TAMPA, Fla. — A recent article in The Wall Street Journal claims that buying two separate airline tickets for international travel is often less expensive than buying one ticket. It’s an airline tactic known in the travel business as “hidden cities”. Although this may be true, author Scott McCartney warns that the strategy comes with serious trade-offs that could cost one dearly. That begs the question: Just how dear is dearly?
“They’re not for everybody,” Says Ron Algood, a travel industry expert in Tampa with more than 25 years of experience in the travel industry.
Algood says that hidden cities are no secret. They’re gateway cities that are cheaper launch-points for international travel. Savvy travelers have known about them for years. A good travel agent will normally disclose their price-points. He says a great travel agent, however, will share their downside risks as well. He reveals that airlines are under no obligation to honor a no-show passenger, especially when the missed connection is due to a self constructed itinerary.
“Even worse,” He says, “if you’re a no-show on the outbound international flight, that airline will most likely cancel your return flight as well. That’s a hefty price to pay; a price that could run into the thousands of dollars.”
And according to Algood, most travelers are not willing or able to pay those kinds of penalties. Whereas The Wall Street Journal briefly disclosed those risks, Algood points to the fact that a seasoned travel agent can help avoid those risks altogether.
“Self-constructed itineraries are a more acceptable practice to college students flying on the cheap,” Algood says. “They don’t mind an overnight at a gateway city on their way to backpacking through Europe or Asia. But a party of four taking their family vacation to Europe or Hawaii doesn’t have that luxury. Unpacking and repacking, plus paying for additional hotel nights times four can add up quickly. Then imagine a no-show fee in the thousands of dollars times four; that’s a nightmare.”
According to Algood, there’s a much smarter way.
“Most vacationers need hotels or condos included in their vacation,” Algood says. “By allowing a wholesaler to ticket the airline portion of their itinerary as part of an air-hotel package, they’re sharing in the responsibility of getting the customers to their destination. Pleasant Holidays is just one good example of a reputable wholesaler that packages Australia, Hawaii, and now Europe. A savvy travel agent knows several, each one specializing in different parts of the world.”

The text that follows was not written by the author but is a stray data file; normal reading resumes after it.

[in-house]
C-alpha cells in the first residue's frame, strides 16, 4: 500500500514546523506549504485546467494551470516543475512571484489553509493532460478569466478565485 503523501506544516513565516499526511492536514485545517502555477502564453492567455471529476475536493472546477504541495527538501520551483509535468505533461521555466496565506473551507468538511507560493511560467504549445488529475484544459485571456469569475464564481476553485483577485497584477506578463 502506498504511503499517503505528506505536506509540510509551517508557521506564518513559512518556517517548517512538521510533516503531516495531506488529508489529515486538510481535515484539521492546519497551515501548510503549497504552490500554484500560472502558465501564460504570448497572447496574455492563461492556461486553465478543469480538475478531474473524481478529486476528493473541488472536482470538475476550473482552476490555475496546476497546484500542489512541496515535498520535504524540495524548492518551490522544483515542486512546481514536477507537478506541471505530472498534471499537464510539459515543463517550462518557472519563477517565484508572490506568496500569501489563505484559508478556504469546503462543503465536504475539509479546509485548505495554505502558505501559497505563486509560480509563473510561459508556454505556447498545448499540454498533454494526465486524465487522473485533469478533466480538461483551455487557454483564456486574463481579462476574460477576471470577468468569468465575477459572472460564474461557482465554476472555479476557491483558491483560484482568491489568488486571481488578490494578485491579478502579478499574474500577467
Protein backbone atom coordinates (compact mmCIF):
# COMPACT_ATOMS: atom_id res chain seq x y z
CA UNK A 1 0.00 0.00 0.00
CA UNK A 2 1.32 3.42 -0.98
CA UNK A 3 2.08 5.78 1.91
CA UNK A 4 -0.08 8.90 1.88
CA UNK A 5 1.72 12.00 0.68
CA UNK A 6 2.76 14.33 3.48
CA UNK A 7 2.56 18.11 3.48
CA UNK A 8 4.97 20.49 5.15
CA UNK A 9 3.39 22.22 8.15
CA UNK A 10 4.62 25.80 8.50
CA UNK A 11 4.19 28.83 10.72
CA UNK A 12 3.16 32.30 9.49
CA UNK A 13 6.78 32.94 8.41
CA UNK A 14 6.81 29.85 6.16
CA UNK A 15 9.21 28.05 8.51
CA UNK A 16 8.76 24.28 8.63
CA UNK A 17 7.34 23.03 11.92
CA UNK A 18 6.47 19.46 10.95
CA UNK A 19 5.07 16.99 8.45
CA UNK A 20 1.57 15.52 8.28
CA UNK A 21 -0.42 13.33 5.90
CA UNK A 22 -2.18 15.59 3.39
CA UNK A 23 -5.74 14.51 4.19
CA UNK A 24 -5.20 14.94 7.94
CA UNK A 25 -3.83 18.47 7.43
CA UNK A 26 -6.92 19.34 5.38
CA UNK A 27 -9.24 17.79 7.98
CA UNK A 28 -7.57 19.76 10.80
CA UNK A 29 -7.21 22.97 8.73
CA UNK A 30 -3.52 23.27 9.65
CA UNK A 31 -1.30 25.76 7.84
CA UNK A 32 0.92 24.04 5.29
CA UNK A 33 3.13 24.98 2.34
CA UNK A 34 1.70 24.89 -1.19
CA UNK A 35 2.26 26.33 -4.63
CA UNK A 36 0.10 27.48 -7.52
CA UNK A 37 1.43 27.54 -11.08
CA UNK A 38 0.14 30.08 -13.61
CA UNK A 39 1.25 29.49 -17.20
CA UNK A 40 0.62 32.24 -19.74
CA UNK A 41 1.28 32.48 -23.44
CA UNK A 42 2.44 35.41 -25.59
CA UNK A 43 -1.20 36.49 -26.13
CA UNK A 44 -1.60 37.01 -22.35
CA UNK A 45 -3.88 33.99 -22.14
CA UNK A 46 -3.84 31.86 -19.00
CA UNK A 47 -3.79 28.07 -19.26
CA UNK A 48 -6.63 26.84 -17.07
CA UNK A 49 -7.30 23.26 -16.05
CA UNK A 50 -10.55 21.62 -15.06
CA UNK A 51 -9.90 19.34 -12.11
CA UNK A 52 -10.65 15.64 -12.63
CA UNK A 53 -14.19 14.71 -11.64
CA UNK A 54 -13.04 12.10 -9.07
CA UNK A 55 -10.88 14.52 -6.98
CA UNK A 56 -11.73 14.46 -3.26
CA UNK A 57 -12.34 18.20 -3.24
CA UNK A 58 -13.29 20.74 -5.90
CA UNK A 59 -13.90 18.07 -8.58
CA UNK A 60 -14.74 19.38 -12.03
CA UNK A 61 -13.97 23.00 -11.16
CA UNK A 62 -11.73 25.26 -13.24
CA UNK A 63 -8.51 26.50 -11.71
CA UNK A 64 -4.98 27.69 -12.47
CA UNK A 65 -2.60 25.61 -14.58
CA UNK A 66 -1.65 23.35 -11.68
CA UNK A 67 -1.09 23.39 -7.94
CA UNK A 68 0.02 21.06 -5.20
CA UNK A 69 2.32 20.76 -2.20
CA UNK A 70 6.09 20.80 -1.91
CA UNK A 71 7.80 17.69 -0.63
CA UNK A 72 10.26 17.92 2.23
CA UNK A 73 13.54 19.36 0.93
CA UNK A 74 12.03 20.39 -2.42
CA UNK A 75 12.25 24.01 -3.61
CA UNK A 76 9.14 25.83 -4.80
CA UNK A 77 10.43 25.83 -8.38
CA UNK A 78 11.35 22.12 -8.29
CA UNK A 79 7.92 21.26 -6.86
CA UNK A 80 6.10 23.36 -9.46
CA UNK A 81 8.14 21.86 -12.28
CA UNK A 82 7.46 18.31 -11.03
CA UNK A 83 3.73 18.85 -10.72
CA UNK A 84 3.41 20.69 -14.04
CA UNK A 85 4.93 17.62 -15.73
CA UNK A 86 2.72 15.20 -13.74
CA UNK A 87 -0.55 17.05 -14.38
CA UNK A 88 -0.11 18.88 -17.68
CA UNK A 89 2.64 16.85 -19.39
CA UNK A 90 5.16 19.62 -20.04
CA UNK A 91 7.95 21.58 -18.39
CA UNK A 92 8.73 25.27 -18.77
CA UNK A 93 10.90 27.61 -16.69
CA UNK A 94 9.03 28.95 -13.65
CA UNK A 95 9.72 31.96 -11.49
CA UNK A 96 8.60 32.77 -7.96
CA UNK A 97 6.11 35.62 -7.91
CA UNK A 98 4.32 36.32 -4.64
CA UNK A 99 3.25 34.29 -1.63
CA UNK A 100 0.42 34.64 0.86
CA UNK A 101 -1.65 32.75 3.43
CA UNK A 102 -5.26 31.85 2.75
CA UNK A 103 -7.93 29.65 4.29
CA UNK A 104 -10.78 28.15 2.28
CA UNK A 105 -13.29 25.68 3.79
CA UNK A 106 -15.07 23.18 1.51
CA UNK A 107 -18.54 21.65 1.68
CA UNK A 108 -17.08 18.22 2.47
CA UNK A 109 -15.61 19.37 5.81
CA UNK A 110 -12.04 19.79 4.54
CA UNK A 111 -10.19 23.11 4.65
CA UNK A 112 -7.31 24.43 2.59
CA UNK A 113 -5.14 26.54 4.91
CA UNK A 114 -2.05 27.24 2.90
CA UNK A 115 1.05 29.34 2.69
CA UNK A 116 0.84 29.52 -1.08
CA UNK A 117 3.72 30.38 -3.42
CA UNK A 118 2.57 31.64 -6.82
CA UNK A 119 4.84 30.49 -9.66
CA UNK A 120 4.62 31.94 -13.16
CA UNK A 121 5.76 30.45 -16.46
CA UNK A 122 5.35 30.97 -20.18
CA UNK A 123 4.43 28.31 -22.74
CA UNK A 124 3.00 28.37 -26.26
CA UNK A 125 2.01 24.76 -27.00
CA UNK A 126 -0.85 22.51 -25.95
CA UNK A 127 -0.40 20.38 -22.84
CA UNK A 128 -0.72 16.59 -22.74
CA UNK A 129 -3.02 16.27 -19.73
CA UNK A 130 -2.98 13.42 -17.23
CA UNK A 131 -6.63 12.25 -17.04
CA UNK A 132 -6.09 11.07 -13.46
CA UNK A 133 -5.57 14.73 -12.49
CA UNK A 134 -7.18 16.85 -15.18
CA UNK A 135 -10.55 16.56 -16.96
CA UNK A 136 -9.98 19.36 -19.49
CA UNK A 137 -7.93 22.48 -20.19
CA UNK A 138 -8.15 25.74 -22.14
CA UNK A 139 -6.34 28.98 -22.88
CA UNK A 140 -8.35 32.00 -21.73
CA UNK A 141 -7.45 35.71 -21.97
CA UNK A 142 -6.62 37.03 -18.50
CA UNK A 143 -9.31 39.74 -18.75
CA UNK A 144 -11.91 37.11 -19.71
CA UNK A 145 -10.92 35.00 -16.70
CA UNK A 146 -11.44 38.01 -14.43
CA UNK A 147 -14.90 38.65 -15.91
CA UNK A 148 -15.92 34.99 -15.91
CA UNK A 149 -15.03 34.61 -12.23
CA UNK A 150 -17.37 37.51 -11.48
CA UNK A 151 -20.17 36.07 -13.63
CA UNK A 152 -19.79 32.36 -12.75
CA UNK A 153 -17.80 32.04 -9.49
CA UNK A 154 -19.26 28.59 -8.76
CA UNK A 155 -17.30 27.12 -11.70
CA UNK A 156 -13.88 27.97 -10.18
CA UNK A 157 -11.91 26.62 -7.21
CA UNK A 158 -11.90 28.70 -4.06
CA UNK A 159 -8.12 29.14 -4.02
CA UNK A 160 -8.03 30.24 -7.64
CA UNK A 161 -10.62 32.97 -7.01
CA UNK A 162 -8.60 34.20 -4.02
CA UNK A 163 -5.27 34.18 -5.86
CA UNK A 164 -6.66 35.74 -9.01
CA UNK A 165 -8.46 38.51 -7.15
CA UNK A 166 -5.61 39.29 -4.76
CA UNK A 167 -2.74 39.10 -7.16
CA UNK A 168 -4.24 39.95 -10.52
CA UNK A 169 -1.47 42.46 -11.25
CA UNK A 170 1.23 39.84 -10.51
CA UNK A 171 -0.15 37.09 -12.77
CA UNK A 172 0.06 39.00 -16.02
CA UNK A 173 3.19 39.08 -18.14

“Moreover, packaged air-fares usually offer add-on fares from most major cities in the United States,” Algood reiterated. “Yes, you may pay a little more, but it’s worth the peace of mind. In most cases, knowing that the long awaited family vacation or Honeymoon will not be devastated by amateur piecemeal tactics is worth it.”
Algood also strongly urges travelers to buy travel insurance from a reputable insurance provider. Doing so covers not only medical treatments incurred overseas, but also the investment of the vacation itself. He notes that most airline tickets are non-refundable or have major penalties for canceling, but that’s not the only reason to buy travel insurance.
“The Savvy traveler will protect his or her investment with travel insurance,” Algood says. “Reliable policies also include coverage for cancellations due to illness of the passenger or immediate family member, missed connections, and even lost luggage. Additionally, most people’s medical insurance does not cover them outside of the United States; travel insurance does. I would never travel abroad without it. Travelex is one of the best; plus for convenience, they have money exchange booths set up at most gateway cities.”
Ron Algood is a Tampa native and a graduate of The University of South Florida with a concentration in public relations. He has traveled the World extensively and worked as a travel consultant for more than 25 years. His specialties are leisure travel, cruises, and unique honeymoon destinations. Besides being a travel industry expert, he teaches modern ballroom dancing and specializes in first wedding dances.